Turner: This is evidence that our industry is embracing Big Data. Many players in GoM are spending significant resources to reprocess seismic data. Today’s technology and computing power can handle big seismic data much faster and adds a level of resolution to reveal targets that were passed up years ago. Talos and Equinor (among others) have been vocal about their data-heavy approach. Equinor demonstrated very deliberate and surgical moves with the second highest spend in the sale but on only three blocks; two of which were competitive.

 

OET: What are some other interesting points you’ve taken away from the latest GoM lease sale? What strategies could you pick up from the bidding patterns? Near-field blocks? Any frontier play opening areas being targeted?

 

Turner: A few interesting points: 1) There were no new entrants to the region and the only notable absence was ExxonMobil (which was not particularly surprising). This signals that those left in GoM are committed to the region and confidence is returning, however modestly.

2) There are some interesting partnerships trends in the region that continued into the lease sale. Majors and smaller players like Kosmos with Equinor, Fieldwood with Chevron, LLOG with BP and Talos with Ecopetrol demonstrates a shrinking pool of partners, but also an increased willingness of the majors to partner with these more nimble players.

3) With heavy bidding in the eastern side of the [available] area over the past three lease sales, there is speculation to a new play being targeted, deeper than the Norphlet. The target could be mid to early Jurassic or even Triassic.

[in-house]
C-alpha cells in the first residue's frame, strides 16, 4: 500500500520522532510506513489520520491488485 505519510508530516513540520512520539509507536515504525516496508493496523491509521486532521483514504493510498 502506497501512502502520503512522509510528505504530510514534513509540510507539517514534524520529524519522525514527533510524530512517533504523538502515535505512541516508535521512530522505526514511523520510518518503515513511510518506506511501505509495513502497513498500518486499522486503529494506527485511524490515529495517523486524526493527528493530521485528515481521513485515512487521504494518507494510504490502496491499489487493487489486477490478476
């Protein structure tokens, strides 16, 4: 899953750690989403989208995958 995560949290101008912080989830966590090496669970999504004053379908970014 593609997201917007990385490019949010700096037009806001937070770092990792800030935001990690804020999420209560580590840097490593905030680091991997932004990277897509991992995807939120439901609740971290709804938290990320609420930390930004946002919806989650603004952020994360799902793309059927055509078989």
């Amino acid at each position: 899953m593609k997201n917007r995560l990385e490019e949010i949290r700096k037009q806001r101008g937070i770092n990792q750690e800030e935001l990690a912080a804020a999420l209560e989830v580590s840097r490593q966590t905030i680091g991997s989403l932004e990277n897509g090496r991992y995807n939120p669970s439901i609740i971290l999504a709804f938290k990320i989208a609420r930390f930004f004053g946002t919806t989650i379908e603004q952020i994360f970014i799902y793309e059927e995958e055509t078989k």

Exxon looking elsewhere

 

OET: We saw several established names such as Shell, BP, Total, Equinor, Anadarko, BP, Hess, Murphy. However, there was no ExxonMobil bidding in the lease sale. How do you see this?

 

Turner: This is not particularly surprising as ExxonMobil has not shown a high interest in the region and are understood to be actively marketing at least a portion of its GoM portfolio. It has been vocal about divesting non-core assets to focus on pillars like Guyana, Permian, and Mozambique.

 

OET: What are some of the most exciting projects under development in the Gulf of Mexico you’re currently watching? If I’m not mistaken, you’ve recently highlighted Chevron’s Anchor project. Can you tell us more?

 

Turner: Anchor is very interesting and among three pivotal projects to deepwater GoM. Shenandoah and North Platte are the other two. Anchor is an ultra-high-pressure discovery – one which requires 20,000 psi operating pressure – and is likely to be the first of its kind in the world to be sanctioned. The success of these projects – whether defined onlookers as sanction or development – is likely to trigger more investment in ultra-high-pressure targets.